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Bickering over BDS reform

The communications industry remains irrevocably split on how best to reform the business data services market.

After the FCC said in April that it would be considering new rules to make the business data services, or special access, marketplace more competitive, Verizon Communications Inc. and the trade group INCOMPAS spent the summer coming up with a series of so-called compromises aimed at advancing the commission's proceeding.

Together, Verizon and INCOMPAS outlined a "competitive market test" that would evaluate competition in the market based on the number of facilities-based providers with connections of a certain speed in a given census block. Verizon and INCOMPAS suggested the FCC define a business data service "non-competitive" if its speeds do not exceed 50 Mbps, while all services above 1 Gbps would be deemed competitive.

Verizon and INCOMPAS also agreed price caps should apply to time division multiplexing-based, or TDM-based, business data services in certain areas. TDM is essentially the older alternative to packet-based Ethernet technology, and though businesses are increasingly moving away from it, the FCC noted in June, "Many business customers continue to rely on TDM services."

As for packet-based business data services, including Ethernet connections, Verizon and INCOMPAS have suggested a "benchmark approach" that involves a rather complicated formula.

Sprint Corp., a member of INCOMPAS, has come out in support of the proposal. In an Oct. 5 filing, the company said it "presents an administrable framework" that the commission can use to ensure "rates, terms, and conditions for all BDS services are just, reasonable, and not unreasonably discriminatory."

The Oct. 5 filing followed a Sept. 28 chart from Sprint that provided an itemized overview of the comments in the FCC's BDS proceeding. Sprint said despite objections raised by AT&T Inc. and various cable operators, the record showed "overwhelming evidence in support of the Verizon/INCOMPAS proposal."

NCTA – The Internet & Television Association, however, objected to that characterization, and even took a swipe at Sprint's style of presentation.

"Sprint’s letter appears to be premised on the theory that arguments that are unconvincing on an individual basis somehow gain credence if they are compiled in a colorful chart. Unfortunately for Sprint, that theory, like so much of its advocacy in this proceeding, is nothing more than wishful thinking," the association said in an Oct. 4 filing.

NCTA reiterated key provisions in the Verizon/INCOMPAS proposal are "wholly unjustified" given that "the BDS market, particularly Ethernet BDS, bears all of the hallmarks of an effectively competitive market, including substantial investment, rapidly declining Ethernet prices, expanding output, and continued improvements in quality and efficiency." The association warned that if the Verizon/INCOMPAS proposal is adopted, it could damage future investment.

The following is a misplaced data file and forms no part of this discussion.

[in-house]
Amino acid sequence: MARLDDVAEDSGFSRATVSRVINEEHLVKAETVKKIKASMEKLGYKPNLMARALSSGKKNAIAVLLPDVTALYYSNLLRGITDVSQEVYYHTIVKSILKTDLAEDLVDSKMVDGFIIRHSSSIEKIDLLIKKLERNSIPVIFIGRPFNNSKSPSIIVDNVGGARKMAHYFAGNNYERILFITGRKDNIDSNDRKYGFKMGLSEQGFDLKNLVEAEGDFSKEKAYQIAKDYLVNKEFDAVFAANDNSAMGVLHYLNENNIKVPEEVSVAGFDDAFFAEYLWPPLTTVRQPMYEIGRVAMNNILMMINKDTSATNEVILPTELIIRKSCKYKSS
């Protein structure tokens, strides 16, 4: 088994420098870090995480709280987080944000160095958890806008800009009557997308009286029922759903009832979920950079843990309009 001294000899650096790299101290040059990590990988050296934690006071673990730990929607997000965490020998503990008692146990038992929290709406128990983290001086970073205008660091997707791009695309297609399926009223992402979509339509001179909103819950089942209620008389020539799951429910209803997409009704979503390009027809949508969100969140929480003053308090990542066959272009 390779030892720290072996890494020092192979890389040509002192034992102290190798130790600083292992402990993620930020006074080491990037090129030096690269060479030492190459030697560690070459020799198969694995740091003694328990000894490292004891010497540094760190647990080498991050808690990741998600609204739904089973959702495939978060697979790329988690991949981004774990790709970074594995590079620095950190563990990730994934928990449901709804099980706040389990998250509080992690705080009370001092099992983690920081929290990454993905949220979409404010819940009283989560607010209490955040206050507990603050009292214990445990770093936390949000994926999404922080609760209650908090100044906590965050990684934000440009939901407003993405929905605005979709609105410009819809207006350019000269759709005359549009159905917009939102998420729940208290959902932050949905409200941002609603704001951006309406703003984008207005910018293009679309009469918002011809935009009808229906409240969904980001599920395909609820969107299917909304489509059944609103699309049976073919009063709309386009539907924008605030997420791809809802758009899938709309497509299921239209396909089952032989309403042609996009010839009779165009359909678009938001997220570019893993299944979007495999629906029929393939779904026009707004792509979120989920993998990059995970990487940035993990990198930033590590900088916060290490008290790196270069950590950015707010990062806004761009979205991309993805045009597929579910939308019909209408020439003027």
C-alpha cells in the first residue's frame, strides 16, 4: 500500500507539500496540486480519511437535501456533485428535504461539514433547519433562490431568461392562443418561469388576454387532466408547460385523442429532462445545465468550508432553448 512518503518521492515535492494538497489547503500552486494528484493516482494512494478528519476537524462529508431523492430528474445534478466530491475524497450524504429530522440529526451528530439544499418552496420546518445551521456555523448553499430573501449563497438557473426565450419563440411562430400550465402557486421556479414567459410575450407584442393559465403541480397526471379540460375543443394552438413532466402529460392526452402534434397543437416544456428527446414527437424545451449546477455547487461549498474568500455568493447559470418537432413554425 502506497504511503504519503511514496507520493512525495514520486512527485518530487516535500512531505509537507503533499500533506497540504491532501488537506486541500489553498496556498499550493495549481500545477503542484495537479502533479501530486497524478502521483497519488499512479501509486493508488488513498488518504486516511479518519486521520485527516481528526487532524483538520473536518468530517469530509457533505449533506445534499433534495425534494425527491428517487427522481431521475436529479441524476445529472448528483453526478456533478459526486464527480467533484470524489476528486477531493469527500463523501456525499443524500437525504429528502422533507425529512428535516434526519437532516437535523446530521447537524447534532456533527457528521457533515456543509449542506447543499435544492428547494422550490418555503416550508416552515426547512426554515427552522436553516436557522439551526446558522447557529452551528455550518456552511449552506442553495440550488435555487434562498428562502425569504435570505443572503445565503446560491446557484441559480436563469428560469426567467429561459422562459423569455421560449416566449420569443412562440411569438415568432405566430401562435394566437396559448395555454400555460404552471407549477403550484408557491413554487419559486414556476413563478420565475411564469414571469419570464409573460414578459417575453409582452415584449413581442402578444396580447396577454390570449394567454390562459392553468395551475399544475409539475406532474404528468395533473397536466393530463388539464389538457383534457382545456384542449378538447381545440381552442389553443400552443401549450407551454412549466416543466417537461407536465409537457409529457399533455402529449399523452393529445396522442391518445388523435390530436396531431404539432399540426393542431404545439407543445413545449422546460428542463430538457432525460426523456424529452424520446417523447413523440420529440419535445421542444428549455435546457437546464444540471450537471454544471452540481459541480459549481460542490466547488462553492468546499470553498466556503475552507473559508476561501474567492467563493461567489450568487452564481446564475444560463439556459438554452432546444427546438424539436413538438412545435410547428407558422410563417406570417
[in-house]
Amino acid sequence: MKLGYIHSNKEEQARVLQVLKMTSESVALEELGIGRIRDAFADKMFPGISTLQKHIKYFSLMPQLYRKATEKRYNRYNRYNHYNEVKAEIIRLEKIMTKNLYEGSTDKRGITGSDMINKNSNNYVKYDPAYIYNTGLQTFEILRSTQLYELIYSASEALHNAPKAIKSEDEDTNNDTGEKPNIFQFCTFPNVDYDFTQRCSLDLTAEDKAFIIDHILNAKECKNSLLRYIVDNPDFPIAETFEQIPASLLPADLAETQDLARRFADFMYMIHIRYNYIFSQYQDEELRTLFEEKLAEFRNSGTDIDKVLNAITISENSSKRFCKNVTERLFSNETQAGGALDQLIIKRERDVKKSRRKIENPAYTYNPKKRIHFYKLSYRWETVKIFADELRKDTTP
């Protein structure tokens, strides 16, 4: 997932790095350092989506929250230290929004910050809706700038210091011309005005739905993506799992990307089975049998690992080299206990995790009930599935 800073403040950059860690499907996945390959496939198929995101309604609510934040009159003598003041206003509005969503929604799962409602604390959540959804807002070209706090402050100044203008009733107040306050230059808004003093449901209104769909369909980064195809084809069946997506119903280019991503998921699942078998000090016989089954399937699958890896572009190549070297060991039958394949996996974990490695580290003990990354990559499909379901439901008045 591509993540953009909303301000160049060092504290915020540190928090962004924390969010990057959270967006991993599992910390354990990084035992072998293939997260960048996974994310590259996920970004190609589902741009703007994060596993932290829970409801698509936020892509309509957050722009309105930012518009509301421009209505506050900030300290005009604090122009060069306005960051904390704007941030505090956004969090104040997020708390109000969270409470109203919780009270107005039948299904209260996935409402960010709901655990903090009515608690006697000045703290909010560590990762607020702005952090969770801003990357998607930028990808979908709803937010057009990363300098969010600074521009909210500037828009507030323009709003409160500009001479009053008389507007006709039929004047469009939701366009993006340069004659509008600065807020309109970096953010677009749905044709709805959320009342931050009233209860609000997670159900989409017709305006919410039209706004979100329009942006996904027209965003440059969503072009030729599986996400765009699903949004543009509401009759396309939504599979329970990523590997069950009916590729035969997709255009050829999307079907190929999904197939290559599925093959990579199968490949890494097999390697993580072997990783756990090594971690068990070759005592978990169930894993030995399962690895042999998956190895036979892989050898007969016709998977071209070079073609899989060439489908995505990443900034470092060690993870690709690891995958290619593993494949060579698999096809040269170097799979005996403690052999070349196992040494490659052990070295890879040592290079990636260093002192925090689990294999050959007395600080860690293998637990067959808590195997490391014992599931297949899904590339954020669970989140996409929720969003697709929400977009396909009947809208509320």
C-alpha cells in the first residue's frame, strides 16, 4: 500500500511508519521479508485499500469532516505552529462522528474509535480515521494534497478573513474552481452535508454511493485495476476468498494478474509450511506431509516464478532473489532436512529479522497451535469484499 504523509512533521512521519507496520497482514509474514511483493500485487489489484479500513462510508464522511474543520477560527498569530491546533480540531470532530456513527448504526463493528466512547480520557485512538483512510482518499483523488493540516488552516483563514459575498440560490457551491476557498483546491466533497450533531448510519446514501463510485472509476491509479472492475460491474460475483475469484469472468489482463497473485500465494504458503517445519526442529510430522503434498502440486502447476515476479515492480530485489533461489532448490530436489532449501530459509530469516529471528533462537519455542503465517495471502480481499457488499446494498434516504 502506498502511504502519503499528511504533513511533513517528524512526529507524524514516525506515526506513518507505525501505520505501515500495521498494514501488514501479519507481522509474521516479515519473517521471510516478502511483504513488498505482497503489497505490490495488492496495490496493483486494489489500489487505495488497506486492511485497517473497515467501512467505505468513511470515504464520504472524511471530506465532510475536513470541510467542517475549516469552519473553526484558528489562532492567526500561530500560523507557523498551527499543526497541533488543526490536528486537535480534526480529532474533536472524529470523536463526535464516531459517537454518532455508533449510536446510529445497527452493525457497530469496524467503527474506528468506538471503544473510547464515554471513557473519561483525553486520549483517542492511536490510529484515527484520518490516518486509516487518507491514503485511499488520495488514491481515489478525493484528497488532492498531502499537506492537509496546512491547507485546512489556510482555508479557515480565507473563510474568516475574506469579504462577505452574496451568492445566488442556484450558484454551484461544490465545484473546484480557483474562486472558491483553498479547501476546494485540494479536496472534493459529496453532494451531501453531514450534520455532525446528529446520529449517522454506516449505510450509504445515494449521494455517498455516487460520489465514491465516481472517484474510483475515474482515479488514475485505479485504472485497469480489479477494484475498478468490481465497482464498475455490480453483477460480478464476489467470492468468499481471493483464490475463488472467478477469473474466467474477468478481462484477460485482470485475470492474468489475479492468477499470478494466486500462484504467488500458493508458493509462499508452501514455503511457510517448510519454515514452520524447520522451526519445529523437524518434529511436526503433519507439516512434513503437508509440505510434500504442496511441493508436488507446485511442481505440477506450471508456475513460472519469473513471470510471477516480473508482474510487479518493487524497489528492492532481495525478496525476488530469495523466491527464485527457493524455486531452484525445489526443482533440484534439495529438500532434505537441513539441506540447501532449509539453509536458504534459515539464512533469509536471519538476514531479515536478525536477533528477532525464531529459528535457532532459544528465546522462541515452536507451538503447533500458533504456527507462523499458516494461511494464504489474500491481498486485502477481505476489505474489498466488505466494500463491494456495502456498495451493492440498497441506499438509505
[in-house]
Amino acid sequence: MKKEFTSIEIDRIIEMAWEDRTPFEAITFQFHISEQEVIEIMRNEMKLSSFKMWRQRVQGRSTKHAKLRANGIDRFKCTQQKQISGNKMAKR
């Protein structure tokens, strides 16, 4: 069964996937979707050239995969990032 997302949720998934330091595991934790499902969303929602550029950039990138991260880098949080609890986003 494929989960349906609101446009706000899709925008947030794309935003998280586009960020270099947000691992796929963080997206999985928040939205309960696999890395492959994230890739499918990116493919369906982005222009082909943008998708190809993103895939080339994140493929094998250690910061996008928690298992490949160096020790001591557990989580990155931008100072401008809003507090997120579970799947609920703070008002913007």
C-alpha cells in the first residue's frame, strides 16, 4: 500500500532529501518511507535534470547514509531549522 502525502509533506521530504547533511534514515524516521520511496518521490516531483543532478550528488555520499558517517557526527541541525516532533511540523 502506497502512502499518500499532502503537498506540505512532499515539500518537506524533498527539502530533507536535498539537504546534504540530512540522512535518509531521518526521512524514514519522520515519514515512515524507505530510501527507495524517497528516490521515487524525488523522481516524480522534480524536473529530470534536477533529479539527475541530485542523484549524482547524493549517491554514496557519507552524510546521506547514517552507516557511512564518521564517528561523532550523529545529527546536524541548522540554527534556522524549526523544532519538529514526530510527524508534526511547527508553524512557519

Comcast Corp., a member of NCTA, submitted its own filing objecting to the Verizon/INCOMPAS proposal, saying that it calls for expanded rate regulation for both incumbent telephone companies and new entrants like cable operators.

"Embracing Verizon’s self-contradictory and arbitrary proposals to extend rate regulation to new entrants without regard to whether they possess market power would undercut core policy goals, defy decades of precedent, and trample on bedrock administrative law principles," Comcast said.

Instead, the cable company said the commission should focus on eliminating barriers to entry in the BDS marketplace and limit rate regulation only to "dominant providers where monopoly conditions are present."

Another point of contention is that Verizon and INCOMPAS have billed their proposal as a "compromise" given that Verizon is a leading incumbent and INCOMPAS is a trade group dedicated to competitive networks. But Fred Campbell, the director of Tech Knowledge, argues that the proposal is not a true compromise, and that Verizon is more interested in growing its wireless business than protecting its wireline assets.

"A true compromise requires both sides to make concessions. In its agreement with INCOMPAS, however, Verizon stands to reap substantial gains for its wireless business while conceding nothing that would harm its bottom line," Campbell wrote in an opinion piece for Forbes.

Despite the various objections, or perhaps in light of them, Cowen & Co. analysts reportedly believe the Verizon/INCOMPAS recommendation appears to be "the leading proposal." On. Oct. 4, FierceTelecom cited the analysts as noting the proposal "has been widely attacked in recent weeks," and is likely to be circulated by FCC Chairman Tom Wheeler in the near future.

The analysts expect Wheeler to push for a vote on the BDS proposal at the Oct. 27 public meeting.